4. As economic activity and consumer demand falls, expect businesses not to hire more staff and for fresh  redundancies to add to the unemployment rate. Unemployment will either stay steady later this year, or even increase.

On-going…

5. As interest rates rise, in tandem with the Reserve Bank’s policy on restricting low-home deposits, expect home ownership to fall even further. This will increase demand for rentals, which, in turn will push up rents. Higher rents will also dampen consumer spending.

Confirmed. The Reserve Bank  has reported that there has “been some moderation in the housing market. Restrictions on high loan-to-value ratio mortgage lending are starting to ease pressure, and rising interest rates will have a further moderating influence...”

Expect home ownership levels to fall even further as interest rates rise further; rents increase (thereby making it harder for low income families to save); and mortgagee sales to rise as well.

Interestingly, when in Opposition, National Party leader, John Key lambasted the Labour Government for a high OCR leading to high interest rates. In a desk-thumping speech, on 29 January 2008, he railed,

Why, after eight years of Labour, are we paying the second-highest interest rates in the developed world?

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Why can’t our hardworking kids afford to buy their own house?…

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Mortgage rates are rocketing upwards…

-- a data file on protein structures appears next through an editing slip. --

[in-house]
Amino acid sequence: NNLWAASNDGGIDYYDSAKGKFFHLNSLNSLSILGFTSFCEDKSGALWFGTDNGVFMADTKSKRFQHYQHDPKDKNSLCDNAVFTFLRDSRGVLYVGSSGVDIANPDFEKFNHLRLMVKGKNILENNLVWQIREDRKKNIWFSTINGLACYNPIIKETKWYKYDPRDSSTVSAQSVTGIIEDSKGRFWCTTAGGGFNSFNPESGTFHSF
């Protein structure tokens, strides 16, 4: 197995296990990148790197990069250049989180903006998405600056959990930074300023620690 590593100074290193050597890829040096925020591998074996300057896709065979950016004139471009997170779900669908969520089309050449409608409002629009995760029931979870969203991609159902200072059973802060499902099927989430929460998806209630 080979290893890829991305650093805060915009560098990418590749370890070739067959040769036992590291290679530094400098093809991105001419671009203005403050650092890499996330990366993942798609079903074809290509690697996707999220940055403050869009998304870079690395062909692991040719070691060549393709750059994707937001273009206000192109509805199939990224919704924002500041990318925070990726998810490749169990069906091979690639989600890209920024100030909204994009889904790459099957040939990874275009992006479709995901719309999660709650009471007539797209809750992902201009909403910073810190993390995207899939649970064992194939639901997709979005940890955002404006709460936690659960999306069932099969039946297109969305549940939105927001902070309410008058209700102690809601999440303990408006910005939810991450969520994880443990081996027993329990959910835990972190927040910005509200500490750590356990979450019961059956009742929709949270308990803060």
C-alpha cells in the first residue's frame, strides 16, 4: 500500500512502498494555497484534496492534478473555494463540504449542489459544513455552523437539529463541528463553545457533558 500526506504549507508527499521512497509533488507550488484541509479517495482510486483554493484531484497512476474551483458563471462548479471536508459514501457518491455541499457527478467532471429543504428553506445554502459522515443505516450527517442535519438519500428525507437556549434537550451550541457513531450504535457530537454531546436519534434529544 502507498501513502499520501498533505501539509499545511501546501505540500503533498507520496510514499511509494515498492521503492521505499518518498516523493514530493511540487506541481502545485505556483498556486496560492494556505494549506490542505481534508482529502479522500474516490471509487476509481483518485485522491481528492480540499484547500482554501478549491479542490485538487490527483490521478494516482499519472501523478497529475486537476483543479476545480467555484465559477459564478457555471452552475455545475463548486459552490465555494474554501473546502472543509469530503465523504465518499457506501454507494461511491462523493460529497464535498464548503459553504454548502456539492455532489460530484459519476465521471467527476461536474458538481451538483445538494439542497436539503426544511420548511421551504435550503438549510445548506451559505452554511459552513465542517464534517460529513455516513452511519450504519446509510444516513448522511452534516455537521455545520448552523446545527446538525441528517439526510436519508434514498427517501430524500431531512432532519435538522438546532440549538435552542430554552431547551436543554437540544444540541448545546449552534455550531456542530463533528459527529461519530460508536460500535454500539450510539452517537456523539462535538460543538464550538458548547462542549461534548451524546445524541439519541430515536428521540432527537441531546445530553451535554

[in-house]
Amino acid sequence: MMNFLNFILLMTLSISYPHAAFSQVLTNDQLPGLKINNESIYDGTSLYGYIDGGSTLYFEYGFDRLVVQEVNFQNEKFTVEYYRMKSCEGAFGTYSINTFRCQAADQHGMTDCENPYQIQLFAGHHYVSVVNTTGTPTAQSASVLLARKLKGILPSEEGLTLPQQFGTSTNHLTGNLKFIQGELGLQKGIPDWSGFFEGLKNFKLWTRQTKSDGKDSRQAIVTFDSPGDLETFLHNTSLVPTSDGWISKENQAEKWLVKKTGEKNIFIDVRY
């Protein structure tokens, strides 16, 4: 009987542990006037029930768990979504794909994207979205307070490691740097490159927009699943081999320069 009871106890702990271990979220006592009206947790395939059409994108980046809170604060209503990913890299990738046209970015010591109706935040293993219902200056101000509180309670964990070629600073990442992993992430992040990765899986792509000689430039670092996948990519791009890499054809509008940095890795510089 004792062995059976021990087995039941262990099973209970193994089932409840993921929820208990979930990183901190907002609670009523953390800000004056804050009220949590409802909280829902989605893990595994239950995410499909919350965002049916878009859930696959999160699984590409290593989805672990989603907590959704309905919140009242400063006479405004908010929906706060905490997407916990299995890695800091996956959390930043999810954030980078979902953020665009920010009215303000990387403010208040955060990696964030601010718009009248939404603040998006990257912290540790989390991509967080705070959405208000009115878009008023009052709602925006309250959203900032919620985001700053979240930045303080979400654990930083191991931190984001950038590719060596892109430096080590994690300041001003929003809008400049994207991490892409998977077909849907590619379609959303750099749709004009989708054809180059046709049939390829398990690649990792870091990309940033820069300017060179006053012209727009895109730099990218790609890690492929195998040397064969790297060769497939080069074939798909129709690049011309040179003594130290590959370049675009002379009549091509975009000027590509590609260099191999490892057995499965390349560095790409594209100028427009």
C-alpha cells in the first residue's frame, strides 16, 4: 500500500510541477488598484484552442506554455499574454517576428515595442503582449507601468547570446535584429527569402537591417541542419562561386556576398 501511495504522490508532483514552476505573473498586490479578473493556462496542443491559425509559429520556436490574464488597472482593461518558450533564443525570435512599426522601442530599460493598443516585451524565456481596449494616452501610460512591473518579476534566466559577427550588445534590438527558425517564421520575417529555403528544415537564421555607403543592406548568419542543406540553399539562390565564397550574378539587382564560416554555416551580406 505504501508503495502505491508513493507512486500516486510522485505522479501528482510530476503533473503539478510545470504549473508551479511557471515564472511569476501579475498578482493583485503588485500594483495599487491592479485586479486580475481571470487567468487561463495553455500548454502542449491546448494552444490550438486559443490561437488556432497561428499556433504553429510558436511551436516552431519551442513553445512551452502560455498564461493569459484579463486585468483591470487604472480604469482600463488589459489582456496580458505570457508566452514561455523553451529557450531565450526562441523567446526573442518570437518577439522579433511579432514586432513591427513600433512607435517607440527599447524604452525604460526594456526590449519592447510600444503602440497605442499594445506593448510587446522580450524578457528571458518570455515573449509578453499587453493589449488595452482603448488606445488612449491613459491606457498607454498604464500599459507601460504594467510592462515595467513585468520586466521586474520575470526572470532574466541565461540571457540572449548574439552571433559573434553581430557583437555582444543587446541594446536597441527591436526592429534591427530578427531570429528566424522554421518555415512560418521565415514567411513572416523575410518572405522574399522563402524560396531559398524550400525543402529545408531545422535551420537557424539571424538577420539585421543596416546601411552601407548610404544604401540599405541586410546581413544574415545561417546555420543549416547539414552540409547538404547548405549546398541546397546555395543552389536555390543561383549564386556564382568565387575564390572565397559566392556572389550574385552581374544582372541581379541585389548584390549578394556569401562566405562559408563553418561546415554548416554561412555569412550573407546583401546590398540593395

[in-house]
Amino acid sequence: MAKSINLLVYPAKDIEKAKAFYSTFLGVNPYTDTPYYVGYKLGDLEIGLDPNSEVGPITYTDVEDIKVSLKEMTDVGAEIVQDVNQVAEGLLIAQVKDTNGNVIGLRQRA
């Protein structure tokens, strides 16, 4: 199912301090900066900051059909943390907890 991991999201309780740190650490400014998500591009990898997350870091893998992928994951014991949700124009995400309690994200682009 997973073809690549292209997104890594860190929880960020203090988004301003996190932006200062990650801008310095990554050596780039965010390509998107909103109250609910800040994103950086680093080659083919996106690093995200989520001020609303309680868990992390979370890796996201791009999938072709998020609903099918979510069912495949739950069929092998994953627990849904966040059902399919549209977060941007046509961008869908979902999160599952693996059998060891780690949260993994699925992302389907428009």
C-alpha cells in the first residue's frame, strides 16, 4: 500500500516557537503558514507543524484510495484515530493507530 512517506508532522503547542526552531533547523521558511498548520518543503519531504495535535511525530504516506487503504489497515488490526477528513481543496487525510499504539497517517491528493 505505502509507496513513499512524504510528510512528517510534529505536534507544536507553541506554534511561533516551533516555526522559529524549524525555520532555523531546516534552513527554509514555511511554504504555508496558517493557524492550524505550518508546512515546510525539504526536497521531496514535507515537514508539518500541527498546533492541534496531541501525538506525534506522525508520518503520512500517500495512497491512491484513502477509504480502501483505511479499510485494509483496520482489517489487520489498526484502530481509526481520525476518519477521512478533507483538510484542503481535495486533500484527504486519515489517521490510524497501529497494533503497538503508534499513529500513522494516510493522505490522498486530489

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We know Kiwis are suffocating under the burden of rising mortgage payments and interest rates…”

It seems that Mr Key should now begin to be answering his own questions.

6. As the global economy picks up and demand for oil increases, expect petrol prices to increase. This will have a flow-through effect within our local economy; higher fuel prices will lead to higher prices for consumer goods and services. This, in turn, will force the Reserve Bank to ratchet up interest rates (the OCR) even further.

Whilst fuel prices remained steady during the worst of the GFC, they have begun edging upward again as the global economy improves and demand for energy grows.

Our high Kiwi Dollar will mitigate the worst of rising crude-oil prices – but only temporarily. Once other Central Banks begin to rise their OCRs, expect the value of the Kiwi Dollar to fall as speculators sell the Kiwi in preference to harder currencies.

This will be good for exporters.

But will be a negative impact on imports – such as oil. Prices will rise as the Kiwi Dollar falls. Count on it.

7. As businesses face ongoing pressures (described above), there will be continuing  pressure to dampen down wage increases (except for a minority of job skills, in the Christchurch area). For many businesses, the choice they offer their staff will be stark; pay rise or redundancies?